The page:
Of the Baker City Herald

Although it looked like it was all in fun, there was a definite purpose to the hopping and skipping and drawing and cutting going on last week at the Extension Building.

Thirty-five children, ages 3 to 5, were participants in the Union-Baker Education Service Districts annual preschool screening Wednesday and Thursday.

The Child Find project is designed to identify children who might have developmental delays, according to Sherri King, program manager for the ESDs Early Intervention-Early Childhood Special Education.

King is enthusiastic about the program, which provides free help for children and guidance for their parents. Last weeks screening session, which has for the past few years been held at the Early Intervention classrooms on the Brooklyn School grounds, was moved to the Extension Building this year. The event was expanded to include a Parent Resource Fair.

Representatives of a variety of agencies and programs were on hand to meet with parents and to provide information. Participants included MayDay, Adult and Family Services, Child Care Resource and Referral, Calling on Moms, Transadvocacy, Self-Directed Services for Developmentally Delayed, Services to Children and Families and the Baker County Health Department.

A $500 grant provided through the American Association of University Women helped pay for the expanded program, King said.

Thirteen staff members from the Early Intervention and Head Start programs helped screen the children with the help of 16 teen volunteers from the community.

A story time and coloring area was offered to occupy siblings of the children being screened, King said.

Each preschooler spent about an hour in the screening process, which included a transition station to help prepare them for being away from their parents during the session.

The screening is available for all children. They are evaluated in the areas of vision, hearing, gross motor skills, language and fine motor skills.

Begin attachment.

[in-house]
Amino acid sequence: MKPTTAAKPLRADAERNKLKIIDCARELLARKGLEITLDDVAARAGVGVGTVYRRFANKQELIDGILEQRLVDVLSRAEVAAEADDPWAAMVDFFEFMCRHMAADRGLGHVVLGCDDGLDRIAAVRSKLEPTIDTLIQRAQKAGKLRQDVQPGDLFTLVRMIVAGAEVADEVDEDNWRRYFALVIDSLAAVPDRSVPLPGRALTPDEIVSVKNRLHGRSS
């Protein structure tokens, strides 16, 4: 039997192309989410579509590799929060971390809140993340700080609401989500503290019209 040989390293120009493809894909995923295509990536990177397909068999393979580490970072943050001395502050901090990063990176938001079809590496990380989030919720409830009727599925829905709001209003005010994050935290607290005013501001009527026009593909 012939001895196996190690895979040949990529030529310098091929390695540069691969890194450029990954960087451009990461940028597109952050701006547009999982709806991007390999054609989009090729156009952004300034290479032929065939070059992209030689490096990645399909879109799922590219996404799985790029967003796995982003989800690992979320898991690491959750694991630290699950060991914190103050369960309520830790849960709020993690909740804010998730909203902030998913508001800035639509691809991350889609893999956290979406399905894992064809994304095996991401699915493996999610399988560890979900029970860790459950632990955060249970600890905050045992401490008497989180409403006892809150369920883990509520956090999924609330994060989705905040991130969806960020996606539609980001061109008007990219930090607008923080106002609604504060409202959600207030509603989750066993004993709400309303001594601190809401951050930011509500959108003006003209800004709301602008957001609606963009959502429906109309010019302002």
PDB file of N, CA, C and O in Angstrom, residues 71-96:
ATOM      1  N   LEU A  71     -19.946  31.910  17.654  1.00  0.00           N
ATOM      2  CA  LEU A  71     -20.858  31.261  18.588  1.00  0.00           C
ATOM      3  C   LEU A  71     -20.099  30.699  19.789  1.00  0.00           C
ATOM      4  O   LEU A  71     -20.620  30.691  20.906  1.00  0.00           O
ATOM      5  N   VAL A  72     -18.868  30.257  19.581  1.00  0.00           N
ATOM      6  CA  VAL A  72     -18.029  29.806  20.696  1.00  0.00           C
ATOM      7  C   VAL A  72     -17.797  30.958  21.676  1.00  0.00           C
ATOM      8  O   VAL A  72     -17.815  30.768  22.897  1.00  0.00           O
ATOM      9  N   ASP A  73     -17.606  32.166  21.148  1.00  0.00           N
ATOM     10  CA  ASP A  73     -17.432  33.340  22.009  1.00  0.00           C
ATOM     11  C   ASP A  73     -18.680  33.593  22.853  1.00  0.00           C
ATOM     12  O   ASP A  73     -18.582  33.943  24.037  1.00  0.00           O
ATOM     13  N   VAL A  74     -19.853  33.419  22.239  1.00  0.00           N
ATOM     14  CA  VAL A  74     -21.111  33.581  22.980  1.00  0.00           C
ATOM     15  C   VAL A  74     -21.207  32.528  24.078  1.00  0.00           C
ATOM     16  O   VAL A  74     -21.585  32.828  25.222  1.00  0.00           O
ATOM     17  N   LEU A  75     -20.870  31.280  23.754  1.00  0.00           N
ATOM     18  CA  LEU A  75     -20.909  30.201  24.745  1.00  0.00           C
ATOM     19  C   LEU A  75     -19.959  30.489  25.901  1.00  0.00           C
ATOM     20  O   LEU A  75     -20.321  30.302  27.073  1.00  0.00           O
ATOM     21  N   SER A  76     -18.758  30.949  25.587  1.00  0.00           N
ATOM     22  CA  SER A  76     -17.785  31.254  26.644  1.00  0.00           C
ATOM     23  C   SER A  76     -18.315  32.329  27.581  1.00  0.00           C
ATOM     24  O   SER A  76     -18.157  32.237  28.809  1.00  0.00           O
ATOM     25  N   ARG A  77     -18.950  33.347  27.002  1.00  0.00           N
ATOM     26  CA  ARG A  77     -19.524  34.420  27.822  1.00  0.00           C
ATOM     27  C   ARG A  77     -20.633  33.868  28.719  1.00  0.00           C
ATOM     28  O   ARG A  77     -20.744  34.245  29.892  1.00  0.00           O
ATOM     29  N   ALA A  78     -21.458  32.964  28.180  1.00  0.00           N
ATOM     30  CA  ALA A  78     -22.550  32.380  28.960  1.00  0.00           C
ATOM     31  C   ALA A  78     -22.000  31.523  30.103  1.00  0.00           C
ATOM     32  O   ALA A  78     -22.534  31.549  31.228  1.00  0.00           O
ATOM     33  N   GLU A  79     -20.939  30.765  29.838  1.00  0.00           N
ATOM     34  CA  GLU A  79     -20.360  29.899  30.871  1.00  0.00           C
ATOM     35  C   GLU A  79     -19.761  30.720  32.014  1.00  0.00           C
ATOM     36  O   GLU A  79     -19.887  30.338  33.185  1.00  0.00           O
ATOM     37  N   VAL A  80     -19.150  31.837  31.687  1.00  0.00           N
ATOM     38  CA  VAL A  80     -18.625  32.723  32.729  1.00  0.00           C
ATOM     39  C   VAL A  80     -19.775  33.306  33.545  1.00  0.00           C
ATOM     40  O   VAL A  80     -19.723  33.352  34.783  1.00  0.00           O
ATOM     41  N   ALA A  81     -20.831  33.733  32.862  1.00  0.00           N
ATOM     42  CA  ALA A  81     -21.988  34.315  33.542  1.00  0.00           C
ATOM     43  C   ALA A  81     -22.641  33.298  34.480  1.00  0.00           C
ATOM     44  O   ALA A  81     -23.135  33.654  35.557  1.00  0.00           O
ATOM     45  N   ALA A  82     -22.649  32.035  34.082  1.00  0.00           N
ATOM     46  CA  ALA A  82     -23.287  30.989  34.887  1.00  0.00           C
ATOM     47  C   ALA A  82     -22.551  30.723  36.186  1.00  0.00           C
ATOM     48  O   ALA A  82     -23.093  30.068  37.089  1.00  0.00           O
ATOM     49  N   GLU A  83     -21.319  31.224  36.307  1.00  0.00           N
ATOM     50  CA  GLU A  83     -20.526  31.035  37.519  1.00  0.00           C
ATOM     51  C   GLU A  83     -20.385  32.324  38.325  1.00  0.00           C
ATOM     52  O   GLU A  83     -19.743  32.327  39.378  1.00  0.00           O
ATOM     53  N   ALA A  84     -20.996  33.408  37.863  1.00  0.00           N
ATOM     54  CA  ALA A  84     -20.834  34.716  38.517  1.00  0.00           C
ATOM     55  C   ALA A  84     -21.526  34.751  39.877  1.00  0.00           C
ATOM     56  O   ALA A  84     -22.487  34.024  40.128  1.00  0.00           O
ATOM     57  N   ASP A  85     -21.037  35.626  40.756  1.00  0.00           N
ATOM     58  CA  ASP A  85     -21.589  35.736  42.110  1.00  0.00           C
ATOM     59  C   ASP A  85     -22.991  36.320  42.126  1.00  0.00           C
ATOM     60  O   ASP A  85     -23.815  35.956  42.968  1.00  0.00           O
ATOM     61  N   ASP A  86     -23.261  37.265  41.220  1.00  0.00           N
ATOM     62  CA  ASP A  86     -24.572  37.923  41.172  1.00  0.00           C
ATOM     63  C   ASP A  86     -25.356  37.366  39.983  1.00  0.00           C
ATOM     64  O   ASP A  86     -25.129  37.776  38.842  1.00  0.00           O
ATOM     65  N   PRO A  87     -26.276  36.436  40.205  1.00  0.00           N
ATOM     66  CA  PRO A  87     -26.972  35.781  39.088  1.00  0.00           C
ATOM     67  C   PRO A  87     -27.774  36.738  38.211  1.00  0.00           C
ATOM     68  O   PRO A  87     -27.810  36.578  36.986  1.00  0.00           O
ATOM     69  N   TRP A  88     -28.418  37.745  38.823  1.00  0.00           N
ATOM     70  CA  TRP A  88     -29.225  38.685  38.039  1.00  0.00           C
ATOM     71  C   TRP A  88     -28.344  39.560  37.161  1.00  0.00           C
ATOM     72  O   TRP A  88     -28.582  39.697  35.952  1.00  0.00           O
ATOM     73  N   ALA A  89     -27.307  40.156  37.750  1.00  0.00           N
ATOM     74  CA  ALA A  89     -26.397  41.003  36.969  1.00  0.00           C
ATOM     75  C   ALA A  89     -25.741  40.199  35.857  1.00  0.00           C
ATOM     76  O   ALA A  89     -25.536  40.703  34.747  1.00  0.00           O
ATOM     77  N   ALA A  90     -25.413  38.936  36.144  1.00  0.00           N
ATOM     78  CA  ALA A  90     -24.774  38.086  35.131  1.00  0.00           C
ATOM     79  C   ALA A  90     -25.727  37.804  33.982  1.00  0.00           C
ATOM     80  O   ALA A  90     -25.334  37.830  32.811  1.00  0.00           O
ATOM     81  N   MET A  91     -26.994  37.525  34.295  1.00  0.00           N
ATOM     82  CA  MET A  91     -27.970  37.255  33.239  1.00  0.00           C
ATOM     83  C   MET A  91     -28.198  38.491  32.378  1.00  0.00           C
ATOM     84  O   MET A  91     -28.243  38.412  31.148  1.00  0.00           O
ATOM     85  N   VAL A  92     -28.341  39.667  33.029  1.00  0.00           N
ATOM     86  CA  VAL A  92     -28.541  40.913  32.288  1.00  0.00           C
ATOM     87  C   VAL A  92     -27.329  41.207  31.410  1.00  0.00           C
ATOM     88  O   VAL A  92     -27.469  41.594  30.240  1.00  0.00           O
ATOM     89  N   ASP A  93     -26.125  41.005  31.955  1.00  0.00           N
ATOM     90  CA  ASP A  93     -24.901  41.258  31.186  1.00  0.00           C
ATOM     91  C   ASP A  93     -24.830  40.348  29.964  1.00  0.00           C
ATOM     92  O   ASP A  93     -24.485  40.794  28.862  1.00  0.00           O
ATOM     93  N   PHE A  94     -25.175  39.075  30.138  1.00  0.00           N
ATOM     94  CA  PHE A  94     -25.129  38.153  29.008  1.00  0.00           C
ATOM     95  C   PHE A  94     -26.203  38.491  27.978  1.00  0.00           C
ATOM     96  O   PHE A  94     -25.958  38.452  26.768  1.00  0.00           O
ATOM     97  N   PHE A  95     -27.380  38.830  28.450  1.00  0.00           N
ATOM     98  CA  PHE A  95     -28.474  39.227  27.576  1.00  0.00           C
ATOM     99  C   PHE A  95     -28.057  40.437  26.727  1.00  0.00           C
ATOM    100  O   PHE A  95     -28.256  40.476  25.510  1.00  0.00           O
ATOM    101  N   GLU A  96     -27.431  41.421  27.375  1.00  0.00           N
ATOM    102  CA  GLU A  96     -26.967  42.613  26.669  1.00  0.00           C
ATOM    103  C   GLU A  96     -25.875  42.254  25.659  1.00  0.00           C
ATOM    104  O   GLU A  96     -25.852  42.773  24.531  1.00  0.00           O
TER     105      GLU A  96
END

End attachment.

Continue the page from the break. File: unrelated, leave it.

This is for everyone who wants to know where their child is developmentally and especially for those who have concerns, King said.

The programs goal is to get them where they need to be before they start school, she added.

Anyone with concerns about their childs development is encouraged to call the ESD at any time, King said. The number is 523-5801.

Free services are offered if needed as determined by the screening. That might include physical or occupational therapy, or speech and hearing services. The children could be referred to the Head Start or Early Intervention programs or might be provided services in their homes, King said.

More screenings for children from birth to age 5 will be scheduled in September, she said.

Anyone may make a screening referral, King added. That could include a neighbor or family friend, a preschool teacher or a grandparent. Parents must give their permission before the screening takes place, however.

Its nice to see people getting help, she said. Thats what were here for its the kids, and to link the parents with things that will help.

All of the agencies and programs that serve families have the same common goal: How can we best help this family succeed, she said.